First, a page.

Postcard from Australia

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Emma Devenney at this year's symposium in Milan
Emma Devenney at last year’s symposium in Milan

Dr Emma Devenney is an MND Association and Neuroscience Research Australia funded PhD student investigating the Cerebellum in MND and Frontotemporal Dementia at Neuroscience Research Australia. She is finding out what role it plays in the symptoms of patients with the C9orf72 mutation. Here she blogs about her work from Australia!

Finally after more than 12 months of preparation and anticipation I touched down in Sydney to be greeted by a city in the throes of early summer. Sydney in the summer is the epitome of the Australian dream and it is easy to see how it has enticed many Irish and British immigrants to its shores. The blue skies, beautiful beaches and a lively cultural and social scene are amongst many of the cities attractions and distractions.

Neuroscience Research Australia is in the exuberant Eastern suburbs of Sydney; an area where the British and Irish expatriate communities have integrated well into Australian society and are as reliant on a daily ‘flat white’ as any self-respecting Australian. The research centre is located down the hill from the Prince of Wales hospital in the suburb of Randwick.

Over the years it has grown immensely and the new million-dollar building, with its modern design and colourful stair lighting, is testament to the success of the centre. The centre has at least 20 groups with diverse interests ranging from falls in the elderly to aboriginal health issues. As my interest lies in the crossover between motor neurone disease (MND) and frontotemporal dementia I was very fortunate to have been given the opportunity to work in a group that focuses on these two devastating conditions. On top of that my supervisors are two eminent world leaders in MND and frontotemporal dementia research; Professor Matthew Kiernan and Professor John Hodges respectively.

The collaborative group, now called forefront, encompasses clinical, physiological, imaging, genetic and pathological aspects of these conditions. Working in these groups has exposed me to the research scene; I work with a variety of professionals from neuropsychologists to neuroscientists and occupational therapists as well as engineers and software programmers. My skill set has widened dramatically in this environment where knowledge is shared at every opportunity both formally and informally.emma2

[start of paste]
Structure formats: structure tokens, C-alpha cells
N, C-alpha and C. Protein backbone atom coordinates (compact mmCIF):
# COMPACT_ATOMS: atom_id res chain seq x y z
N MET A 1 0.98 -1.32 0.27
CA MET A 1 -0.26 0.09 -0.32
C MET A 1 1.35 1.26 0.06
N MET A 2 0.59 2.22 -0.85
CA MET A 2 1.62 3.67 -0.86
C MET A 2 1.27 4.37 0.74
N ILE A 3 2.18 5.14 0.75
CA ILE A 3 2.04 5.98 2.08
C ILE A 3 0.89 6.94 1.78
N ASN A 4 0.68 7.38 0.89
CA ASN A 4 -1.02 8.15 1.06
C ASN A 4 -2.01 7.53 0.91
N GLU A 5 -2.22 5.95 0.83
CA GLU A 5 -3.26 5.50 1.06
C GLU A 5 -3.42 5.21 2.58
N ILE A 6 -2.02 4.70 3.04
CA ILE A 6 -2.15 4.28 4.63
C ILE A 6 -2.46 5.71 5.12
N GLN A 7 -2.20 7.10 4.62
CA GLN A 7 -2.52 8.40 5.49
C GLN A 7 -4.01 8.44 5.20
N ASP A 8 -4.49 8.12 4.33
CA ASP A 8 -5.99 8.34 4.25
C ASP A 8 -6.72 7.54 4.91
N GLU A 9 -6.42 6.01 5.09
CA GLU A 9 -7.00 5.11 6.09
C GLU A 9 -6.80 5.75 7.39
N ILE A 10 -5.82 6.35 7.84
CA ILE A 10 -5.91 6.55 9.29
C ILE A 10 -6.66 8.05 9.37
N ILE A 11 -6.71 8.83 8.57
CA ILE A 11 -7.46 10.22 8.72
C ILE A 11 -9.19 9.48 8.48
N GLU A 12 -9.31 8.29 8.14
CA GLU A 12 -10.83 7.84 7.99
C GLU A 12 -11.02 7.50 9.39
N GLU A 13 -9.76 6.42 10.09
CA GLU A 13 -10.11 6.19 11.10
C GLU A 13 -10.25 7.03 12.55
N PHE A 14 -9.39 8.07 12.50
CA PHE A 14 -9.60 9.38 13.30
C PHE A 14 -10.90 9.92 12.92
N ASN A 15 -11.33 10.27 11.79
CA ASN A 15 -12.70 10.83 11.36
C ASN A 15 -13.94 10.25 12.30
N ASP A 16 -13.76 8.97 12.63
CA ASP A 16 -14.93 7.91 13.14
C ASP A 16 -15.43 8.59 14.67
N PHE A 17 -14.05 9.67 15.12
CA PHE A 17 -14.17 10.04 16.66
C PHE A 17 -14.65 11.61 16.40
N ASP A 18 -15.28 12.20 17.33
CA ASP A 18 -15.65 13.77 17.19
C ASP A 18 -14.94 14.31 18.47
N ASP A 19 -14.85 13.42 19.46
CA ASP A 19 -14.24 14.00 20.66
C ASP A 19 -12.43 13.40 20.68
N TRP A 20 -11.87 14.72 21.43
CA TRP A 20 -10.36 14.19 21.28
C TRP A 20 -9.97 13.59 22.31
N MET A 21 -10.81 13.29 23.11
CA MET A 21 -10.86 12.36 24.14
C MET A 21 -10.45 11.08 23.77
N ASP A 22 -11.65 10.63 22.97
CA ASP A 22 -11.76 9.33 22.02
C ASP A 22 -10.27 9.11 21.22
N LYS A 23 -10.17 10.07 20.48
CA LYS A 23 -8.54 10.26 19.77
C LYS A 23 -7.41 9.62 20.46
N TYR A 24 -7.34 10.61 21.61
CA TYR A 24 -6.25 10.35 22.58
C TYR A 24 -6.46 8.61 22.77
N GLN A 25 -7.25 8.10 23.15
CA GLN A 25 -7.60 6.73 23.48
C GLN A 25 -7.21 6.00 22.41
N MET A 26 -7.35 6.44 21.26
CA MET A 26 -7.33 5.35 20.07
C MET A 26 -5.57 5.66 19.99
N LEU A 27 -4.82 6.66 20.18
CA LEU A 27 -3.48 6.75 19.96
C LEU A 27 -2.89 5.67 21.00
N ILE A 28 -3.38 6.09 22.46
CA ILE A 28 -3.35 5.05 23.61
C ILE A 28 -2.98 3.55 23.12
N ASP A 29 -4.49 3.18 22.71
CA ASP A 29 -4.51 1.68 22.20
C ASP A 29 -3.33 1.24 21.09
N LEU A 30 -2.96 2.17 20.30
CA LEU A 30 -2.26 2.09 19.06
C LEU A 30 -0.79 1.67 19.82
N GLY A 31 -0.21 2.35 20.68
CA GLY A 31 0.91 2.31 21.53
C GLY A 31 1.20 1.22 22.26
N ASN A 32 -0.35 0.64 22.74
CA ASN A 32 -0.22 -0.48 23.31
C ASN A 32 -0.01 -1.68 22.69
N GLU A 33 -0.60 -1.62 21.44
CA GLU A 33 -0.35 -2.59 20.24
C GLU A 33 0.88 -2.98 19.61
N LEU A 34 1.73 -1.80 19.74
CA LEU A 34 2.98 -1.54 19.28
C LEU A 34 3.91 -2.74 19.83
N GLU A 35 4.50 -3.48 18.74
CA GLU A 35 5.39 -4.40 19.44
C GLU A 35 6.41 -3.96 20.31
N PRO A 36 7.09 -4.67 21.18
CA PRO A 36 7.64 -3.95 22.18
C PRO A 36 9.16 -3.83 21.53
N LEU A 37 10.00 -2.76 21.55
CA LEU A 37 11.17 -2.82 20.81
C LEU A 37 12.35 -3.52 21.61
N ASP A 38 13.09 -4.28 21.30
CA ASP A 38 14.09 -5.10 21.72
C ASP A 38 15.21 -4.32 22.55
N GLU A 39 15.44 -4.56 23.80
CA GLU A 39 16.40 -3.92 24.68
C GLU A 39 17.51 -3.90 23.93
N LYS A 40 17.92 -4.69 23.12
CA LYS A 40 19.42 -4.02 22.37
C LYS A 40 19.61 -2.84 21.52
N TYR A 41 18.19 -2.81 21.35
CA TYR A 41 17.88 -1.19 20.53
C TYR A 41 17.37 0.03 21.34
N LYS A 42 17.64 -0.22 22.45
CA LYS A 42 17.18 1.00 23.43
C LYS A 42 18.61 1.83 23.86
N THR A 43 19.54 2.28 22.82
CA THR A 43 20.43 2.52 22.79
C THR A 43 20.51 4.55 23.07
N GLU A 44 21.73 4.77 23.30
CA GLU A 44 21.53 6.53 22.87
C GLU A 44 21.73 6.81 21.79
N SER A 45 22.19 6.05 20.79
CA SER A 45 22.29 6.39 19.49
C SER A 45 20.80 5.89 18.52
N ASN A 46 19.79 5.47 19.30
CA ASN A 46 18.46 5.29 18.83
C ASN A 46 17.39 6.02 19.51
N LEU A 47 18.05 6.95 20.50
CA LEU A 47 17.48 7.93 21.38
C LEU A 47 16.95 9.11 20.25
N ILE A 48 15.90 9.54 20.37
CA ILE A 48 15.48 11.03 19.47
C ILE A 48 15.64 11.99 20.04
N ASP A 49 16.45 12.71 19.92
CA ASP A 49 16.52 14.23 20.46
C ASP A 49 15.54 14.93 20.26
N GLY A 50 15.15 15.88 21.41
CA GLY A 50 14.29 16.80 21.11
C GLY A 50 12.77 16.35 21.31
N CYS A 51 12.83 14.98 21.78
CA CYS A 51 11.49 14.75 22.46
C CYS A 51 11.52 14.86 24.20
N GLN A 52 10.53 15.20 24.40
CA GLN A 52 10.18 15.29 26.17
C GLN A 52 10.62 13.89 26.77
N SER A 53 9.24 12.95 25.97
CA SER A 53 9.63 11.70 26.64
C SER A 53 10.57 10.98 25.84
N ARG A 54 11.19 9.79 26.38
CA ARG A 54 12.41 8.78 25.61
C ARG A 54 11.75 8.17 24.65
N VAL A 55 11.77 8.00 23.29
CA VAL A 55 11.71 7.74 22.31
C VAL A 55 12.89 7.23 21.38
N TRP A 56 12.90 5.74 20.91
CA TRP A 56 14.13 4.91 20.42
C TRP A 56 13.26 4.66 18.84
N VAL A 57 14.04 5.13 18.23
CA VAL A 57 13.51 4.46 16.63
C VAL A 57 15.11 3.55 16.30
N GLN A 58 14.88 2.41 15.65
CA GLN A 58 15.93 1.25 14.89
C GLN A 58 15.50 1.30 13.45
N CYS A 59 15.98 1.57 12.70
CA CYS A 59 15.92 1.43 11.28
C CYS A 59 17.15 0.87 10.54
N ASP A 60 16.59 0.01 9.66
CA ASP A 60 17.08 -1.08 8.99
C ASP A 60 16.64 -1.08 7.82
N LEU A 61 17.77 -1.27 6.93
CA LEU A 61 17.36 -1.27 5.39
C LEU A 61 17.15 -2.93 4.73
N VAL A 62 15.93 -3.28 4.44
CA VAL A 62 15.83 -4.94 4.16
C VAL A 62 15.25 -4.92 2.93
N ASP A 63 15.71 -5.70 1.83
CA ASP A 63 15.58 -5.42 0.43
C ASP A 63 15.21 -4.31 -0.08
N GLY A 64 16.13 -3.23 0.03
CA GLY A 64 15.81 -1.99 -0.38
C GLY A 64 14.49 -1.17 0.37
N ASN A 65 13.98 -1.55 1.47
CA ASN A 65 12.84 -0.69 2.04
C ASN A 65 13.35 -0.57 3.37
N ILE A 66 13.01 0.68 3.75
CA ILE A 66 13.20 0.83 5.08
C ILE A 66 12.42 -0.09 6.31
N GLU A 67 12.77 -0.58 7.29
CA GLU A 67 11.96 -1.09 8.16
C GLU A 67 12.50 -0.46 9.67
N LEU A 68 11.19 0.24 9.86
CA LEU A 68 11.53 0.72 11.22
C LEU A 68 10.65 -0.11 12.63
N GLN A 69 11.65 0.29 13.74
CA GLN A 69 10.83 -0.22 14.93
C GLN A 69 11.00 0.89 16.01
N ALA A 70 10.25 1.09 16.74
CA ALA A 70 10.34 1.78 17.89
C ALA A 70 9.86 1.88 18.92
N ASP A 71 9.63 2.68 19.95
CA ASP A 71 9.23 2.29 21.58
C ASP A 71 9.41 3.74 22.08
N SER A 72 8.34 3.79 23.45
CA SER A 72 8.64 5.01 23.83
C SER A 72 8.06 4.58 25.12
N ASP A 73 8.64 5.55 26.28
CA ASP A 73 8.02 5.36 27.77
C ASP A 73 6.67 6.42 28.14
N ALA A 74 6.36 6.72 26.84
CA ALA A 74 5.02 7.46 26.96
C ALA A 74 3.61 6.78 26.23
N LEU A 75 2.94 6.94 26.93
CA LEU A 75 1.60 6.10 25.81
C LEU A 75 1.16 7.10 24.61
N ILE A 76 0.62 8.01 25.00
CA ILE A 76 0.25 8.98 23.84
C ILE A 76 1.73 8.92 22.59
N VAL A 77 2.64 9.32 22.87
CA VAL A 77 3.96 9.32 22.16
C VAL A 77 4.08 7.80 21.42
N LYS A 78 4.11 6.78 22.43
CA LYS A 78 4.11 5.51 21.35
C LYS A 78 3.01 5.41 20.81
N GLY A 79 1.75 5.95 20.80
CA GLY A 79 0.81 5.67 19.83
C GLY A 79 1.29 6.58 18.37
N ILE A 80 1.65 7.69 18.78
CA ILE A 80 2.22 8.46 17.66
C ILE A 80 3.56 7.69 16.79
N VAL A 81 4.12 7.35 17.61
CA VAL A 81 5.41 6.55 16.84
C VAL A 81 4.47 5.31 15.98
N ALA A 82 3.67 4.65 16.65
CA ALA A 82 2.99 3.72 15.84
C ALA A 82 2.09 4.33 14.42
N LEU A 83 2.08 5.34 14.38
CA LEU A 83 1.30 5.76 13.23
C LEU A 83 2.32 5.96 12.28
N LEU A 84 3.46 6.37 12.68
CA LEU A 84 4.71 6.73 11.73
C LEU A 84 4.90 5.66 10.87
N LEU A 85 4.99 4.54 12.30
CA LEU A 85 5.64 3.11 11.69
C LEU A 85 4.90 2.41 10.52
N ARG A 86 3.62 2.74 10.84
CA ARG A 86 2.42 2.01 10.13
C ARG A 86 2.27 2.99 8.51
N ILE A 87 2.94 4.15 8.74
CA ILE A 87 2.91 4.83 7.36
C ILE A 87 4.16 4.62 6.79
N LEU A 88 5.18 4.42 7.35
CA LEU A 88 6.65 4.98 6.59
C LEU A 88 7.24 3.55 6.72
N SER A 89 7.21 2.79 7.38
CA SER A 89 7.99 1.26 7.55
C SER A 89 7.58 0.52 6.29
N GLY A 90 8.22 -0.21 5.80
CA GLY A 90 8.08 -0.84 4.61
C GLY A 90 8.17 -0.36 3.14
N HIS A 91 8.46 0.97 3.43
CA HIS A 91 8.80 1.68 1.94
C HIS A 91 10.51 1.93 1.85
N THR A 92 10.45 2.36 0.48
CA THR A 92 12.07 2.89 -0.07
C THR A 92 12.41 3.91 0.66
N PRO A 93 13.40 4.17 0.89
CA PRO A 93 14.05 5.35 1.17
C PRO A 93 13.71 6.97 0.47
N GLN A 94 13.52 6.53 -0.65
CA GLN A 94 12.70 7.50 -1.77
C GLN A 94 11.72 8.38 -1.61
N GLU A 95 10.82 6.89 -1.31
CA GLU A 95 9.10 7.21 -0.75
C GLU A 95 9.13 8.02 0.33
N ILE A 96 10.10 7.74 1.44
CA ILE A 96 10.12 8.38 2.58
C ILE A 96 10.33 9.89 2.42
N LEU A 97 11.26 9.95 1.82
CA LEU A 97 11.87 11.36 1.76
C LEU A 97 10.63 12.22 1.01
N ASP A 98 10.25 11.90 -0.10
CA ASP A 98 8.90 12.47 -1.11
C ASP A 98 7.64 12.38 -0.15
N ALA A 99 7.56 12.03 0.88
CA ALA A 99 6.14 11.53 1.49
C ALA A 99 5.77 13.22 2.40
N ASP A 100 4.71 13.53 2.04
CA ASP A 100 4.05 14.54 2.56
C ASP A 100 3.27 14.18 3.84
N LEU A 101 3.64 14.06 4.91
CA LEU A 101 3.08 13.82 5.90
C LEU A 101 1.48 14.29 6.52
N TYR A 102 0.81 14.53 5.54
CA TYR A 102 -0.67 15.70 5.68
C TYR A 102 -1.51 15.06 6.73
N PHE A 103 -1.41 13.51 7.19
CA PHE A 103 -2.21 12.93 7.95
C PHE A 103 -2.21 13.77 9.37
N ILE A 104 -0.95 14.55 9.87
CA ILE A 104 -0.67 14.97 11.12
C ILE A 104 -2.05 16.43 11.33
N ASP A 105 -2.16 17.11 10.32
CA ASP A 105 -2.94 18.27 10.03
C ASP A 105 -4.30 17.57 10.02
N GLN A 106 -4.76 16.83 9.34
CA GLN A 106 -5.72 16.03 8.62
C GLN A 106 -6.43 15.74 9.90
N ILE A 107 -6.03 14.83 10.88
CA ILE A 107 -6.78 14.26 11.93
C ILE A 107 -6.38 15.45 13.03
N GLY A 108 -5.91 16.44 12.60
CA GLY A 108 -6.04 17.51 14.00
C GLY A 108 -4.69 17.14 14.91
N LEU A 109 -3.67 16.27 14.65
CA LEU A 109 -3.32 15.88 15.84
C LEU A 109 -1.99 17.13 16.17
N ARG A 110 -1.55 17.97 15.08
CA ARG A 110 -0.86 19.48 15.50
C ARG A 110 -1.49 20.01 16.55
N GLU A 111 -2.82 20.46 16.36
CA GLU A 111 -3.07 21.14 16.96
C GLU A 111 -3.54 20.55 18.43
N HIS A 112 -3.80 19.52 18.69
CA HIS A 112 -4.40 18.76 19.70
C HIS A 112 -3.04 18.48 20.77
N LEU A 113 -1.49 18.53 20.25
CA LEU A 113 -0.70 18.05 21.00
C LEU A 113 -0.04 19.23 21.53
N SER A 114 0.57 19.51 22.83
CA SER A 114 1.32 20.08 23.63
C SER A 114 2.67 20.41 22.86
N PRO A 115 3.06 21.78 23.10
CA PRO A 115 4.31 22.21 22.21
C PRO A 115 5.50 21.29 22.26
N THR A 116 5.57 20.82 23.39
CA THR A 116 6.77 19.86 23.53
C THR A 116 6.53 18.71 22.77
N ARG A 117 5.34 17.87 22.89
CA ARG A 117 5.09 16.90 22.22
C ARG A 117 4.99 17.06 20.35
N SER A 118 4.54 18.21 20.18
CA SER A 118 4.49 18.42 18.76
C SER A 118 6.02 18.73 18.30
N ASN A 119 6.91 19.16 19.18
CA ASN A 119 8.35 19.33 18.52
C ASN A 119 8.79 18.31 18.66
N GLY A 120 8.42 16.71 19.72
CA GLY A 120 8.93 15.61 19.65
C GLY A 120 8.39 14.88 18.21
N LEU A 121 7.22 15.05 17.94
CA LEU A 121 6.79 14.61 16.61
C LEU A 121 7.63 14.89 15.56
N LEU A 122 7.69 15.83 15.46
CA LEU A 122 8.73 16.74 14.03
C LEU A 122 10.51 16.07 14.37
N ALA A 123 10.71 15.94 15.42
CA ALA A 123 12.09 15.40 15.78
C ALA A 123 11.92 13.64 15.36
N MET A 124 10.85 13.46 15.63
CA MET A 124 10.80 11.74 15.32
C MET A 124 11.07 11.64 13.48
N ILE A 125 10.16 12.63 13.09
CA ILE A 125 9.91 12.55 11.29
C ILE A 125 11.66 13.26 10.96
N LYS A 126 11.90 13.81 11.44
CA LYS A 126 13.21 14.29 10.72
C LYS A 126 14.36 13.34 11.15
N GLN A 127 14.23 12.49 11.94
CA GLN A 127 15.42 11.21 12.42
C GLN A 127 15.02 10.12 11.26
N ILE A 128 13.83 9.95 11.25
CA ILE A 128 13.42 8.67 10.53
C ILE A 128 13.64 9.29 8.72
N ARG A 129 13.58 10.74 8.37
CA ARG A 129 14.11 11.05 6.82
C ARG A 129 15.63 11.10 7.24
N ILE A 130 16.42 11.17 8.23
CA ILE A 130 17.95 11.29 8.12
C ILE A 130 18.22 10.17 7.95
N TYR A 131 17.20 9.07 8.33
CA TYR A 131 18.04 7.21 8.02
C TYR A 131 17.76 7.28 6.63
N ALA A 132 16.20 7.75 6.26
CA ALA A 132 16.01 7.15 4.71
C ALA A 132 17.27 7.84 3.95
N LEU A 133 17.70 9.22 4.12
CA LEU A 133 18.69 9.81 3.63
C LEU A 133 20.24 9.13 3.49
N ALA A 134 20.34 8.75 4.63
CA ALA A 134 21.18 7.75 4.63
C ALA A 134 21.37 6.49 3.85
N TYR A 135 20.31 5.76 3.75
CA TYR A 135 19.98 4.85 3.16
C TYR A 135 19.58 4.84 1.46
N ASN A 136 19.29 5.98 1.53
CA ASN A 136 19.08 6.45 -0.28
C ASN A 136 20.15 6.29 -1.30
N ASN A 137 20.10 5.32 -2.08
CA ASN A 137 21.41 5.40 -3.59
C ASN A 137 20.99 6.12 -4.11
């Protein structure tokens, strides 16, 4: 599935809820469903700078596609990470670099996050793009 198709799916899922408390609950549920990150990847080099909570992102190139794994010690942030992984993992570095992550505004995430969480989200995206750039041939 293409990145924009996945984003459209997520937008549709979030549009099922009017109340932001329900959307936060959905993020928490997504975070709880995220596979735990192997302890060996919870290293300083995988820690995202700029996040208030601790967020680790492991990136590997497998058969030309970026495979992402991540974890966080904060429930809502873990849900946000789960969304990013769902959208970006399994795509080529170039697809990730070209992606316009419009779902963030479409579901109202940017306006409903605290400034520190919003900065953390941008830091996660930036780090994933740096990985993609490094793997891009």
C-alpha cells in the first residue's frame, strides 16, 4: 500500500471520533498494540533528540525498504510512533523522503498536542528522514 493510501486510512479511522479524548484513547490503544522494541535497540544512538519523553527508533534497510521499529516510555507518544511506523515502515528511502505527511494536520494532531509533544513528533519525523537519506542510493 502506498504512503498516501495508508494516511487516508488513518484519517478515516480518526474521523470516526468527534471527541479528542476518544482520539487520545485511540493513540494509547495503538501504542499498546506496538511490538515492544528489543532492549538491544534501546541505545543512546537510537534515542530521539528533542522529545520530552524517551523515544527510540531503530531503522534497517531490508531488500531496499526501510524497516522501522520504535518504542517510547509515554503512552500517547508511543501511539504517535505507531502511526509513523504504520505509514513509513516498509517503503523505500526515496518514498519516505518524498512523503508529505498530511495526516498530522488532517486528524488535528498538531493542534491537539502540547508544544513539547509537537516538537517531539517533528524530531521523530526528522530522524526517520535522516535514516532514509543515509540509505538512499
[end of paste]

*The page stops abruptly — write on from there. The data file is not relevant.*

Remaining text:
Since I have been here Professor Kiernan has been given a prestigious job at the University of Sydney and the Brain and Mind Research Institute across town in Camperdown, where I now spend a few days each week. This has offered me the opportunity to include neurophysiological measures into my research and learn techniques at the cutting edge of medicine.

There is no doubt that the world of research is very different from clinical medicine and contrary to what many of my colleagues back in Belfast believe, I do not spend my days hanging out on the beach and working on only my tan! While the work is not as physically exhausting as a busy on-call neurology job, it does require patience, hard work, attention to detail and motivation to learn new skills that you never believed you would ever need – think the syntax that was used to program the old Commodore 64’s of an 80’s childhood! My week consists of research clinics Mondays, Tuesdays and Thursdays. In between times I help out with clinical trials in MND and Frontotemporal Dementia, attend talks and conferences, present my work, and work on my research projects.

I have been given invaluable opportunities since I have been here from publishing in scientific journals to contributing to clinical and educational books. I would not have been able to accomplish any of this without wonderful colleagues always generous with their time and knowledge. There are of course trials associated with moving to a new city on the other side of the world and being so far away from family and friends is certainly difficult at times. I have been lucky to have the support of my partner who moved to Sydney with me and despite the slight pangs of homesickness I have loved every minute of my time in Sydney. The greatest recommendation I can give to studying here is that I liked it so much I am staying to do a PhD.

Finally I would like to thank the MND Association UK for all of their support in helping me accomplish these endeavors.

Hooroo from Sydney,



The MND Association’s vision is a world free from MND. Realising this vision means investing more in research, further developing partnerships with the research community, funding bodies and industry, while ensuring that advances in understanding and treating MND are communicated as quickly and effectively as possible. Our Research Development team, composed of 11 members, work hard to achieve this. Principally, the Research Information team within this are involved in communication activities including this MND Research blog.

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